The infant in the green plastic chair coos and babbles softly as she tries to draw her mother’s attention.
Hope Achieng’s baby talk brings out the perfect picture of health in her frilly white dress that is slightly ruffled by a gentle breeze.
Perhaps used to having her mother’s attention all to herself, she now has to compete for her mother’s gaze with a team from The Standard that has visited the family of two in their Ongata Rongai home.
Hope puts out a plump fist, grabs Rebecca Atieno’s blouse and tugs. She will not be ignored. Her mother lifts her from the chair, takes a seat and prepares to breastfeed.
Atieno is at ease as she speaks and it is soon clear that the events of March 12 are still fresh in her mind.
That is the day the penniless and jobless 20-year-old woman found that the baby she had carried for eight months was eager to make an early entry to the world.
Atieno recalls losing her job as a waitress in a city restaurant and aimlessly wandering through the streets while trying to collect her thoughts.
She found herself in Uhuru Park, where her troubles took on a more pressing nature when her waters broke.
Unable to pay Sh10 for the privacy afforded by a county council toilet, she resigned herself to fate.
Her birthing instincts kicked in and she picked a secluded spot where she pushed out her baby. With no scissors or razors available, she used a plastic SIM cardholder to cut the umbilical cord.
A Good Samaritan saw her plight and gave her food, water and a khanga to cover the baby. The stranger also called a St John’s ambulance that transported Atieno to Kenyatta National Hospital.
When The Standard published her story, there was an enormous outpouring of sympathy and pledges to offer assistance.
One of those well-wishers, Christine Riungu, offered to take in Atieno and Hope and let them stay in her servant’s quarters until the new mother could get back on her feet.
Ms Riungu, a mother of three, said she was touched when she read Atieno’s story and decided to reach out and assist.
Riungu spoke little during the interview, saying she preferred to stay away from the limelight. Atieno and Hope, she said, would continue to live with her until the newer mother finds a job.
The offers of employment made by several companies seven months ago have, however, never materialised. “I am yet to hear anything from them,” said Atieno, resignedly, as if it was too much to expect assistance from strangers when not even her extended family in Nyakach, Kisumu County, had reached out to help.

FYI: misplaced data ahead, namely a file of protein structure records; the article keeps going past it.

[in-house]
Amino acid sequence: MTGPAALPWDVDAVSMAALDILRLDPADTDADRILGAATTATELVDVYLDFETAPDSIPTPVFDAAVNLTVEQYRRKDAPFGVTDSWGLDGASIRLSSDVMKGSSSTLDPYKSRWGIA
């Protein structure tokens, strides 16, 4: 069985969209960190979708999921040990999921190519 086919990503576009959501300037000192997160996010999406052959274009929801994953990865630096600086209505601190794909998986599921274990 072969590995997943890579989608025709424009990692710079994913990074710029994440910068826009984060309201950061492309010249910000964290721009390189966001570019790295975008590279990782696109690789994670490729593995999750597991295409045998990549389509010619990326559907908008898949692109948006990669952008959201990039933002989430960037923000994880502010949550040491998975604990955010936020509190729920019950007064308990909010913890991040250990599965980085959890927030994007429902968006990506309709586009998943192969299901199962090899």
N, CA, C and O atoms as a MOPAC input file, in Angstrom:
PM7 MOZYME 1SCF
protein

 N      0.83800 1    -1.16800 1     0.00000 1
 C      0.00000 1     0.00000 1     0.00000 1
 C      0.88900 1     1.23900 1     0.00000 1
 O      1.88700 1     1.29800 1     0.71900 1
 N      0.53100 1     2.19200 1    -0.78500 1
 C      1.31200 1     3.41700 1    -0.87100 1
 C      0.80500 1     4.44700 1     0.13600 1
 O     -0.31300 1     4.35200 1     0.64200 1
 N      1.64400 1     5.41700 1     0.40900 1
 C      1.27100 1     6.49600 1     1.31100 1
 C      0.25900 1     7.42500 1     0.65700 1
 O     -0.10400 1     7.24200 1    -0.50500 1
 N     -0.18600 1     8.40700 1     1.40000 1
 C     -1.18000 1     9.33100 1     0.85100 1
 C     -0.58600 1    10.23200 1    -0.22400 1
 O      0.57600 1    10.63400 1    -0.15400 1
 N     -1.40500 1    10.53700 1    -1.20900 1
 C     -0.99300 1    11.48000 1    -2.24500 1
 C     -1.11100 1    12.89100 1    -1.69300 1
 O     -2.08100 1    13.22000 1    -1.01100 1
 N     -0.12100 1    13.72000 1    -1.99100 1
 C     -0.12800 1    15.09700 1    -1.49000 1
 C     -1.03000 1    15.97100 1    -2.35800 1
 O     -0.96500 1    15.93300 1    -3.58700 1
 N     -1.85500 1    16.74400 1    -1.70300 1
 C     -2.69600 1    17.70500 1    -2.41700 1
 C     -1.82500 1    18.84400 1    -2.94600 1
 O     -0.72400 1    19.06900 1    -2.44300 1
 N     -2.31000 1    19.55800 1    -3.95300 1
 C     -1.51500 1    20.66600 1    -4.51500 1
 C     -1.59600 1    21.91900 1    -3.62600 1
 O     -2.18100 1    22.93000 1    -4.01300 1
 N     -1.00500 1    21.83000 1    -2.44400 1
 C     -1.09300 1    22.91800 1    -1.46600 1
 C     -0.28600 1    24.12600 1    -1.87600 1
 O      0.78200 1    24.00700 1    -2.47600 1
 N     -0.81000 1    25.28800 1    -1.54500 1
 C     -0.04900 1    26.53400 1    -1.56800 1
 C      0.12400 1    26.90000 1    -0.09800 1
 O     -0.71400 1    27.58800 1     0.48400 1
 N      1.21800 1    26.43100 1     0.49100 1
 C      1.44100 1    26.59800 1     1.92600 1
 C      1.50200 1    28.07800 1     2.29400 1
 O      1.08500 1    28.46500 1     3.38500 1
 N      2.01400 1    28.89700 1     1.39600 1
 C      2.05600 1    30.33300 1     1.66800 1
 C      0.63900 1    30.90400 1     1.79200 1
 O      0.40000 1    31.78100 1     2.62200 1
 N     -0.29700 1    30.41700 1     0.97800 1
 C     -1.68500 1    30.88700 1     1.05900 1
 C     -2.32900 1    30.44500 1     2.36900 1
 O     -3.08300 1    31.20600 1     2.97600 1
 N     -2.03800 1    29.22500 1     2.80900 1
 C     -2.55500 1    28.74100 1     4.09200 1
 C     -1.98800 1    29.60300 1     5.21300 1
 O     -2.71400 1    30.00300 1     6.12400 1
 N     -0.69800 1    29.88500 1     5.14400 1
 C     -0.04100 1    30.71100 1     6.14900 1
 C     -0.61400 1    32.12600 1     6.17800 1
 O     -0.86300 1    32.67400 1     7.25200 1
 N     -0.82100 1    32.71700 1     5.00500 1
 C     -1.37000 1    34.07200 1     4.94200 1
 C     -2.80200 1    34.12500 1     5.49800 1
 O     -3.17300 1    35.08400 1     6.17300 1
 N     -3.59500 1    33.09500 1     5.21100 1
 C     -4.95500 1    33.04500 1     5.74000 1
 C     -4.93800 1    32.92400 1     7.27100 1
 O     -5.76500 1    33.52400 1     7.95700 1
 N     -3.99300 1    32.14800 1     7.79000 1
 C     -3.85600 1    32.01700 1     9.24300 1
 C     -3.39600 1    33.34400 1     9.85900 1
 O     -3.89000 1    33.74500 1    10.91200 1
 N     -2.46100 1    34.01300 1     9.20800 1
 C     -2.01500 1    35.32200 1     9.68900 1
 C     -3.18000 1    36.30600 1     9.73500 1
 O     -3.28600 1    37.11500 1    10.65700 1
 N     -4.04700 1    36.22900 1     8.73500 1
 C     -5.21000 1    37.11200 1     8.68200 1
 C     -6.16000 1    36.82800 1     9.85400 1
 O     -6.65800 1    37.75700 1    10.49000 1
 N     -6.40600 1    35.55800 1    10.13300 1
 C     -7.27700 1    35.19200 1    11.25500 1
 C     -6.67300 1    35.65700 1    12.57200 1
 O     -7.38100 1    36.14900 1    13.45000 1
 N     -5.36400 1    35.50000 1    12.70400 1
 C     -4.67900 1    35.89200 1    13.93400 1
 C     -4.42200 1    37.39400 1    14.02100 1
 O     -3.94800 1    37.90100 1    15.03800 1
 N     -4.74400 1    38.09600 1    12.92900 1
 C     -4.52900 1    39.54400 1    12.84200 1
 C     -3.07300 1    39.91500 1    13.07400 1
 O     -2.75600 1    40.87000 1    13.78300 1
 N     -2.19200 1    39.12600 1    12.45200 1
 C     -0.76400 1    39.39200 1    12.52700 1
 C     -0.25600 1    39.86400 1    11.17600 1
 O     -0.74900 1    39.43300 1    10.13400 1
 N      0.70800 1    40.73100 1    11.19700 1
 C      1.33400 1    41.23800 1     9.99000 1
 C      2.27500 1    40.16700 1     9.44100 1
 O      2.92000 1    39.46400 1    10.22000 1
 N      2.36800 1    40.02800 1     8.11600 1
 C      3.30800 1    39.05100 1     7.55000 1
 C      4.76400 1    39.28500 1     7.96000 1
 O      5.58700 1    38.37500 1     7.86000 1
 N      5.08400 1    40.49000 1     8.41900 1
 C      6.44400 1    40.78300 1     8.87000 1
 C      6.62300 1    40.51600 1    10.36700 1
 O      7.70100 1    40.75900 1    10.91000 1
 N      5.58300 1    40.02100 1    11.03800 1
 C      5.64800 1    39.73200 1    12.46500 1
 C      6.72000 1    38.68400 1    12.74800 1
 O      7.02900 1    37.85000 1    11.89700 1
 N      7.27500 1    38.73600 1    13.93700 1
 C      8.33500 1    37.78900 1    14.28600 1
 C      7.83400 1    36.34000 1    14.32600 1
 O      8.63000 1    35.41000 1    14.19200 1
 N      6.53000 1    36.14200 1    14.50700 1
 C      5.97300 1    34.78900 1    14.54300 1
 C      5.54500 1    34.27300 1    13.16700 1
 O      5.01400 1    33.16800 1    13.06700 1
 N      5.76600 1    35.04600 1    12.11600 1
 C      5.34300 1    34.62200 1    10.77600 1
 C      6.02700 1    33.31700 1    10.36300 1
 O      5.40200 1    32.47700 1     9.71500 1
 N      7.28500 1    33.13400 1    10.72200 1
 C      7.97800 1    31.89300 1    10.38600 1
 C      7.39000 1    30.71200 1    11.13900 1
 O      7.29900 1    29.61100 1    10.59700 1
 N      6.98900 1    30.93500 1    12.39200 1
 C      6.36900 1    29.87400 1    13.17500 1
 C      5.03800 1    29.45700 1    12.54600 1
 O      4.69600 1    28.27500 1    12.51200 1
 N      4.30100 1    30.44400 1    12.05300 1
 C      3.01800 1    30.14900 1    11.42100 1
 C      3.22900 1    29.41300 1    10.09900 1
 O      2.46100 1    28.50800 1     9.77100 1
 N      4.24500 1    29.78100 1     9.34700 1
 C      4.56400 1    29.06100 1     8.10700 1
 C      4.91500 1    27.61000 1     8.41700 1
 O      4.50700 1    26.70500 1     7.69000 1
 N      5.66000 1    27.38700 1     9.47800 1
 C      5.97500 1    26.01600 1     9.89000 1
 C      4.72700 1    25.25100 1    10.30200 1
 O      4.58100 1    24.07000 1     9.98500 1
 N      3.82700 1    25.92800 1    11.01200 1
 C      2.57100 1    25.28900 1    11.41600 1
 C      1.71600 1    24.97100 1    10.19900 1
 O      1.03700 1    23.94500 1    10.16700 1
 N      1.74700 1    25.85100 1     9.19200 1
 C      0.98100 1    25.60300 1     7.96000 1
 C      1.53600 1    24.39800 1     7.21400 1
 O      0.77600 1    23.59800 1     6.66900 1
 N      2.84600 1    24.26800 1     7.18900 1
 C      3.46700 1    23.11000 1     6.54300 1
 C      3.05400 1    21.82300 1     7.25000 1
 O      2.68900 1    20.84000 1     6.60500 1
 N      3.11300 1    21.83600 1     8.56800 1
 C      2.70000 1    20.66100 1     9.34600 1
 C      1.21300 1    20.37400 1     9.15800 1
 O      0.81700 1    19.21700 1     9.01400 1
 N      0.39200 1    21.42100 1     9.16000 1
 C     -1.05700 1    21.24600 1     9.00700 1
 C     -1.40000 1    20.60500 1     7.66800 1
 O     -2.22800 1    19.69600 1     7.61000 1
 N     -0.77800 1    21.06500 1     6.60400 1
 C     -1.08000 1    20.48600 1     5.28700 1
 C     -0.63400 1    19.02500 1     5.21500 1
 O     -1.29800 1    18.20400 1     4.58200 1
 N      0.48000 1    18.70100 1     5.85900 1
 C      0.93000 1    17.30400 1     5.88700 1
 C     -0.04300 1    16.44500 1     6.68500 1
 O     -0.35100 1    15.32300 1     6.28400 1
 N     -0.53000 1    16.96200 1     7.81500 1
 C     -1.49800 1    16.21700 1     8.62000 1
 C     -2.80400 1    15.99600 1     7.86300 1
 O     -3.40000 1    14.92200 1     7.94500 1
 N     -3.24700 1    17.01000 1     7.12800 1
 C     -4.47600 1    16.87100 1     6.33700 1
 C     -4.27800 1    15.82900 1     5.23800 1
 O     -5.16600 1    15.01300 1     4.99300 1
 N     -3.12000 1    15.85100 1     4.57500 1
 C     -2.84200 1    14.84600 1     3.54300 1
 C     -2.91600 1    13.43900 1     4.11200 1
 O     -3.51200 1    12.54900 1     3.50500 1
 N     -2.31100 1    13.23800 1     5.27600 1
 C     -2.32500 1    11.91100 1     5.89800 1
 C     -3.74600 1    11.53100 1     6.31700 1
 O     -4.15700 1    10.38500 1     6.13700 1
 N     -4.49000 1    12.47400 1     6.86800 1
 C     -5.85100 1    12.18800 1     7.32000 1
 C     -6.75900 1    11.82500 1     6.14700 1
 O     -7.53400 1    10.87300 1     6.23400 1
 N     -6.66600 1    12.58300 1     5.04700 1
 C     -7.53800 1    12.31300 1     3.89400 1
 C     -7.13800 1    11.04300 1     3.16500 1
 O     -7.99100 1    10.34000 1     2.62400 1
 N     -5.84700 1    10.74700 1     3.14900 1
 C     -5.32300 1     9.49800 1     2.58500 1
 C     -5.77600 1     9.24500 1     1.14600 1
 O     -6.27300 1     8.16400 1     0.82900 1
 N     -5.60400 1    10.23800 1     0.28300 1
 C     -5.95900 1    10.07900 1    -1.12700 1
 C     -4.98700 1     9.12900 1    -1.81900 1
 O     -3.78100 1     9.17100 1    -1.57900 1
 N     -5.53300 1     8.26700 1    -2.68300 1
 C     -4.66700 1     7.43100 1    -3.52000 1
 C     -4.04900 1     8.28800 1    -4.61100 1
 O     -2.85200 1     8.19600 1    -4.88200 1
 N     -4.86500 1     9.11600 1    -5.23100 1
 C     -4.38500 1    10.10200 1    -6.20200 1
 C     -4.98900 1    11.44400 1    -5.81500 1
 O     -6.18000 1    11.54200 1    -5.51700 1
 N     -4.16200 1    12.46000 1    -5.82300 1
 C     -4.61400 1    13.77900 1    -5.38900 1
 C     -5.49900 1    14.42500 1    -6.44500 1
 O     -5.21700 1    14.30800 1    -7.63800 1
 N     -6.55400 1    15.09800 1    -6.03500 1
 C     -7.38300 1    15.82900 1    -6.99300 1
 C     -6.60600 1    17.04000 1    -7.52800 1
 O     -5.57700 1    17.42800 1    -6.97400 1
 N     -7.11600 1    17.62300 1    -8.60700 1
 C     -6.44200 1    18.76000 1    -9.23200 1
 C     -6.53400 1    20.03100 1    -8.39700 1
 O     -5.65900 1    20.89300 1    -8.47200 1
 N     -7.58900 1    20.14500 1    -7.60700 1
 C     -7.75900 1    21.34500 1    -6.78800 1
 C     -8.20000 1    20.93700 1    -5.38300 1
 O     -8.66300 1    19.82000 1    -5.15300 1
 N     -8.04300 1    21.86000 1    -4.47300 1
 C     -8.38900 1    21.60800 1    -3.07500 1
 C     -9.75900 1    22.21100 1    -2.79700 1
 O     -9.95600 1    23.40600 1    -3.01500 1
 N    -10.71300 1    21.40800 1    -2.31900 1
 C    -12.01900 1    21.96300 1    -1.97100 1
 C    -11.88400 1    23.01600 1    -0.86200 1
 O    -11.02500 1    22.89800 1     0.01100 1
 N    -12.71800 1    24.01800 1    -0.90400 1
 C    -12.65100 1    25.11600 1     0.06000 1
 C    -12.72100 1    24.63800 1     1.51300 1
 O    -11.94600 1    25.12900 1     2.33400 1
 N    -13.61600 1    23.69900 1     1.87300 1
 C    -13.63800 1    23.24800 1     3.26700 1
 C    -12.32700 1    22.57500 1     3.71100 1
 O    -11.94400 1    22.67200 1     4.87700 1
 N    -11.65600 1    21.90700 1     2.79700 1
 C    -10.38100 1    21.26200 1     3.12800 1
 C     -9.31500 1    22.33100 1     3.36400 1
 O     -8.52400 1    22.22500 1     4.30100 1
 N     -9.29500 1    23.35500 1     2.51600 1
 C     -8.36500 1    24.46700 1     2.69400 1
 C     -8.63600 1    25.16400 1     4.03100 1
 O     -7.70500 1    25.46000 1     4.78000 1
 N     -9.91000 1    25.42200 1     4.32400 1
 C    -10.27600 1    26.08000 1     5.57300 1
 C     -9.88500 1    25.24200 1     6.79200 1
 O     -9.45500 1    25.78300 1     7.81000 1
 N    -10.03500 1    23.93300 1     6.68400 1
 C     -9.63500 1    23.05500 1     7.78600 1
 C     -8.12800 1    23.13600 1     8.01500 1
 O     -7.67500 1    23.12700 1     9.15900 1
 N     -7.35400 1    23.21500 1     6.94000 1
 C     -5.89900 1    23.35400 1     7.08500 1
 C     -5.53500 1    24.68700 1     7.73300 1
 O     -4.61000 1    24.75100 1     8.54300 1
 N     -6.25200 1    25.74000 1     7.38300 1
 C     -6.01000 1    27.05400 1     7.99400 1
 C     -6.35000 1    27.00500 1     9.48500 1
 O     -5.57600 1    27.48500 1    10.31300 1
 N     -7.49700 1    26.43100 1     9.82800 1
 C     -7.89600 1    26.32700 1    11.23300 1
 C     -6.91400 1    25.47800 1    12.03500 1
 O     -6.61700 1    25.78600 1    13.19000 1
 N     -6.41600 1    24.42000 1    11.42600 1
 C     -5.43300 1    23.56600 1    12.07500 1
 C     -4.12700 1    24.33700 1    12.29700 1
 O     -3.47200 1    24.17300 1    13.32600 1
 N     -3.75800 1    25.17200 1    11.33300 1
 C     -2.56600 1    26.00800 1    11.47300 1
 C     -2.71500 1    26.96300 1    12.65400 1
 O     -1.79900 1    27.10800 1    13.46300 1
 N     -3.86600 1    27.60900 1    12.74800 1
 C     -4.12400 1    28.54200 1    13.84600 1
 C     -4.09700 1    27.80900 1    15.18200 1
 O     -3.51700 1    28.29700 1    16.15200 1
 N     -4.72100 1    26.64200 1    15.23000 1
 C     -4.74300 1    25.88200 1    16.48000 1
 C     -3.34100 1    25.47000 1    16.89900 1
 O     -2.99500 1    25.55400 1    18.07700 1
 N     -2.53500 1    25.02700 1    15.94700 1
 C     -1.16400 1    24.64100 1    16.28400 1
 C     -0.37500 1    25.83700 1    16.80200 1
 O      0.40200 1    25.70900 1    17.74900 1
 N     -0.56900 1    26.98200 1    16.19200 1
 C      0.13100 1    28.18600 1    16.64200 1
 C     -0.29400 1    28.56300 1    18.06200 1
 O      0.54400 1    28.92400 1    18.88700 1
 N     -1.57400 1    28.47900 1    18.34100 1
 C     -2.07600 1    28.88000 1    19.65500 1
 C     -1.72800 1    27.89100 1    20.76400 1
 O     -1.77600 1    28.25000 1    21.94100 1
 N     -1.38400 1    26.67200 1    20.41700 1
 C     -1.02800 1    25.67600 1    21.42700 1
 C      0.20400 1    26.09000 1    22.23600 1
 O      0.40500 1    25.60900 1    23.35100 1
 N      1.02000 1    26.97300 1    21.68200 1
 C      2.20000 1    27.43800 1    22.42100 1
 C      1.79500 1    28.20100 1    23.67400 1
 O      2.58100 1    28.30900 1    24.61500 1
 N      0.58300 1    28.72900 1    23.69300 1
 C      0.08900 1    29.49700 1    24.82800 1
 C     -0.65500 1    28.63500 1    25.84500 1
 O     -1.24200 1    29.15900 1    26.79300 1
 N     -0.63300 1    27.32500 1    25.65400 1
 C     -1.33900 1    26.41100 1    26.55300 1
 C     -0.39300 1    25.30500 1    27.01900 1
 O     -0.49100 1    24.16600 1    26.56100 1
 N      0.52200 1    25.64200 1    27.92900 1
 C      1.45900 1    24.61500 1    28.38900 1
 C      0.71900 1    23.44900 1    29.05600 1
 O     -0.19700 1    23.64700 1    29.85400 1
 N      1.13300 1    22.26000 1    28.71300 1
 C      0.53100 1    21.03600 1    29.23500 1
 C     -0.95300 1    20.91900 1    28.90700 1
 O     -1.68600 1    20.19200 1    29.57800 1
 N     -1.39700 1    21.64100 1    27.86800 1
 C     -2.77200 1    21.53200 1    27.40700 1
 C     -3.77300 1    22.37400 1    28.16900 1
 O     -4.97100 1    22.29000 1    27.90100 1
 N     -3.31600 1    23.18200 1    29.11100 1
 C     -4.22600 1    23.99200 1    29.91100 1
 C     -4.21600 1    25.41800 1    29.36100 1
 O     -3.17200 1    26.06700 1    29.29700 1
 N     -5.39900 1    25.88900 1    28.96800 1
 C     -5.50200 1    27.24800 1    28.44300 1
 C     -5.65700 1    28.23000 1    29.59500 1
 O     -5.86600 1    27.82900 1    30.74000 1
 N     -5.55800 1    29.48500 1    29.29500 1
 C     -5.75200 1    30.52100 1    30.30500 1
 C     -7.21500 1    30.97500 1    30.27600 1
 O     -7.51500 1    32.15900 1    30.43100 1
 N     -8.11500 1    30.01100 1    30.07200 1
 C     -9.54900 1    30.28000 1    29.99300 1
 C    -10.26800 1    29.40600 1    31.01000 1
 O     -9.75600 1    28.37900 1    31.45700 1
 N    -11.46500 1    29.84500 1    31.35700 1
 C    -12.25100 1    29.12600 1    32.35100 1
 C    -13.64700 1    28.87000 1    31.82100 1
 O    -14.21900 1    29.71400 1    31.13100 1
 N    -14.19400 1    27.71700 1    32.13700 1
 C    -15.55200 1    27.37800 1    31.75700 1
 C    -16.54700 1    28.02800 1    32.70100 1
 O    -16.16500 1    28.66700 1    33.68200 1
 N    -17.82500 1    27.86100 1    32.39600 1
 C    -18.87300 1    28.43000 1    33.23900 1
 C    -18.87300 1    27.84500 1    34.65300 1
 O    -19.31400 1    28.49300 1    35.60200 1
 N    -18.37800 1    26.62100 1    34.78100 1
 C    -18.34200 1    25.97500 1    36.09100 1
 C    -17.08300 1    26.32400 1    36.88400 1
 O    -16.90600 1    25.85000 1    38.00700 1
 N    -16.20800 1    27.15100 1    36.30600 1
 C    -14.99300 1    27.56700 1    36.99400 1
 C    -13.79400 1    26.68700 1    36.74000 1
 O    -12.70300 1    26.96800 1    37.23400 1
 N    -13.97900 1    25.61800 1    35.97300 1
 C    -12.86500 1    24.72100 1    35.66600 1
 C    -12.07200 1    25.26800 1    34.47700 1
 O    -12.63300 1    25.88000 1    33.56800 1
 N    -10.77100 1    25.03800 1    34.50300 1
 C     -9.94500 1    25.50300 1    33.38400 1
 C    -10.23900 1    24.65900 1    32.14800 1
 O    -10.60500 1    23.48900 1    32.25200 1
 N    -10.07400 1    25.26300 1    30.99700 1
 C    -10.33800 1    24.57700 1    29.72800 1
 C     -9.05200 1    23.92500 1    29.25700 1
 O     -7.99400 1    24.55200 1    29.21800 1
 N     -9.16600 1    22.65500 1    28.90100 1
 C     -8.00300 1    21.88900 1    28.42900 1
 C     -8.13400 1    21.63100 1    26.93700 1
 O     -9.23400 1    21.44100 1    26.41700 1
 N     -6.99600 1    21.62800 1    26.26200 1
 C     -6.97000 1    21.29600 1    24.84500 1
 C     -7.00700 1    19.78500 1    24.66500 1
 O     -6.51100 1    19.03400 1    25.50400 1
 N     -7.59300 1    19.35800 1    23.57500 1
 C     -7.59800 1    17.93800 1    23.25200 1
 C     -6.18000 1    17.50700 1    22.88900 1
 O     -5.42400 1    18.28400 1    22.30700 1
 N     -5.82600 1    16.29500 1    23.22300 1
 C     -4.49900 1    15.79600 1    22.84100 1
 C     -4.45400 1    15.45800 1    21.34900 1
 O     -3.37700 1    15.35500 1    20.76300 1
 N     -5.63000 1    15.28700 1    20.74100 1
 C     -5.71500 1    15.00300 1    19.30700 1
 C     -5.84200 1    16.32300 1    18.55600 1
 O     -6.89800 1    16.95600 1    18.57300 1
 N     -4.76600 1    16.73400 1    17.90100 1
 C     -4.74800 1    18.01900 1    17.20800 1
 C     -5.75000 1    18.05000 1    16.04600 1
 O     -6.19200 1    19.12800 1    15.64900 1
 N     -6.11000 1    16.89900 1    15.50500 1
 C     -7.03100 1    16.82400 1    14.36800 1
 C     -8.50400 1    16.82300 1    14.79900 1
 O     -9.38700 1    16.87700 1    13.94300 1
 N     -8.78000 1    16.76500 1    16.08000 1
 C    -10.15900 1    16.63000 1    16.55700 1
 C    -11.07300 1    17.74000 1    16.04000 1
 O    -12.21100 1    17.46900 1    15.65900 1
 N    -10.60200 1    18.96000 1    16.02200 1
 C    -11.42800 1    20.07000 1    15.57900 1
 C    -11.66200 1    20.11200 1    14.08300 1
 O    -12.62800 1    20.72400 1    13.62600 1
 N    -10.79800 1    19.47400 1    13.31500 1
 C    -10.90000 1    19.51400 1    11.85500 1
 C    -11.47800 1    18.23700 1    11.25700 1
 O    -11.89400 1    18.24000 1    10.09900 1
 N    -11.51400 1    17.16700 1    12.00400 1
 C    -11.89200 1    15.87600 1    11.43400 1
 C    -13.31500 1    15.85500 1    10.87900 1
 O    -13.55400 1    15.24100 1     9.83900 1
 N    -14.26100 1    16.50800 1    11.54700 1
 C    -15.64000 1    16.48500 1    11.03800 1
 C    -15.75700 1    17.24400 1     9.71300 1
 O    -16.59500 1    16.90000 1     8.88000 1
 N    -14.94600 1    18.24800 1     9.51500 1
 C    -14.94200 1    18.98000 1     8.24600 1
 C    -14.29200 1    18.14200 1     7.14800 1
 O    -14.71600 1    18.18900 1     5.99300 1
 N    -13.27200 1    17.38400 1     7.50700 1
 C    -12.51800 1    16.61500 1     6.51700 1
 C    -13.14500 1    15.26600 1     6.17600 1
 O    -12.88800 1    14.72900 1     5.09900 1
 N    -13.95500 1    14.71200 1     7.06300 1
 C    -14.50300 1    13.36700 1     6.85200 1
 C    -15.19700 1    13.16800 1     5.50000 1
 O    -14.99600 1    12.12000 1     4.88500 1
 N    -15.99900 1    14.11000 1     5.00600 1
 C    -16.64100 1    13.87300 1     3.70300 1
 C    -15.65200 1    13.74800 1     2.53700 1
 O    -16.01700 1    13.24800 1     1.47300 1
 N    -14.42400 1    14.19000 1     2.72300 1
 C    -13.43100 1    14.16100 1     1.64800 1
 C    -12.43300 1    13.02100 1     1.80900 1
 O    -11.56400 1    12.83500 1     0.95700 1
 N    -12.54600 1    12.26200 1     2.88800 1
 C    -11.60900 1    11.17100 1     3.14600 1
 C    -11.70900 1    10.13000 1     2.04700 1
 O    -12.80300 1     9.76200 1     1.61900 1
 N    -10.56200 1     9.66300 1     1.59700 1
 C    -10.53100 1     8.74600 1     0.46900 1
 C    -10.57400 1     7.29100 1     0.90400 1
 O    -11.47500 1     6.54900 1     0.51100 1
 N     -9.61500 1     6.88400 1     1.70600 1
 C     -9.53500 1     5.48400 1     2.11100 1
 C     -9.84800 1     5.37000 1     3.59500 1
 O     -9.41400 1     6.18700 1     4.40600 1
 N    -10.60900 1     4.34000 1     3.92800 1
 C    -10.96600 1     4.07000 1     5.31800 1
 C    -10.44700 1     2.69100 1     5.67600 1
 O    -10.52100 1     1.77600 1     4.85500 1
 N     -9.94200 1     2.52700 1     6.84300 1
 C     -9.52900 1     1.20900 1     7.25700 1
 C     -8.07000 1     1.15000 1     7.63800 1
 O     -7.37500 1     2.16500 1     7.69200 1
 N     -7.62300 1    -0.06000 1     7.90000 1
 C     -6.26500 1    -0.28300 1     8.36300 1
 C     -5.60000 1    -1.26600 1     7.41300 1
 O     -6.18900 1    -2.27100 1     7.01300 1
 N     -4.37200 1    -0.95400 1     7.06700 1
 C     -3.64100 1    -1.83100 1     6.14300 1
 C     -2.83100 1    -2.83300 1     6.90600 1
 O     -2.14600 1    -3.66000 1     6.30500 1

She told The Standard she was an orphan and had come to Nairobi a few months before her child’s birth to look for work.
Atieno also refused to talk about the child’s father, saying she had not heard a word from him since she gave birth. She instead said she was focusing on being grateful that they were both healthy and with a roof over their heads.
After she gave birth, about Sh70, 000 was donated through Still A Mum, a non-profit organisation that supports families dealing with child loss through miscarriage, stillbirth and infant death.
The money will be used to pay rent for Atieno when she eventually gets a house. Part of it will also go towards paying for medical cover for mother and child from the National Hospital Insurance Fund for at least one year.
Still A Mum Director Wanjiru Kihusa declined to reveal the names of companies that had offered to help Atieno, saying they were not doing so in bad faith.
“There was goodwill and it was just unfortunate that they could not offer anything within the time-frame they had,” Ms Kihusa said.
She continued: “In one of them, it’s actually just because there has been so much bureaucracy. They tell you so and so is out of the country, you write an email and it takes three weeks before they get back to you.”
For now, Atieno still nurses ambitions of going back to school and is eager to find work to make ends meet. She only has her Class Eight leaving certificate and is waiting to collect her national identity card that she applied for in August.
Hope is weaning and is no longer solely dependent on her mother. “Hope can eat ugali and she loves meat, too. I am ready to work now,” Atieno said.
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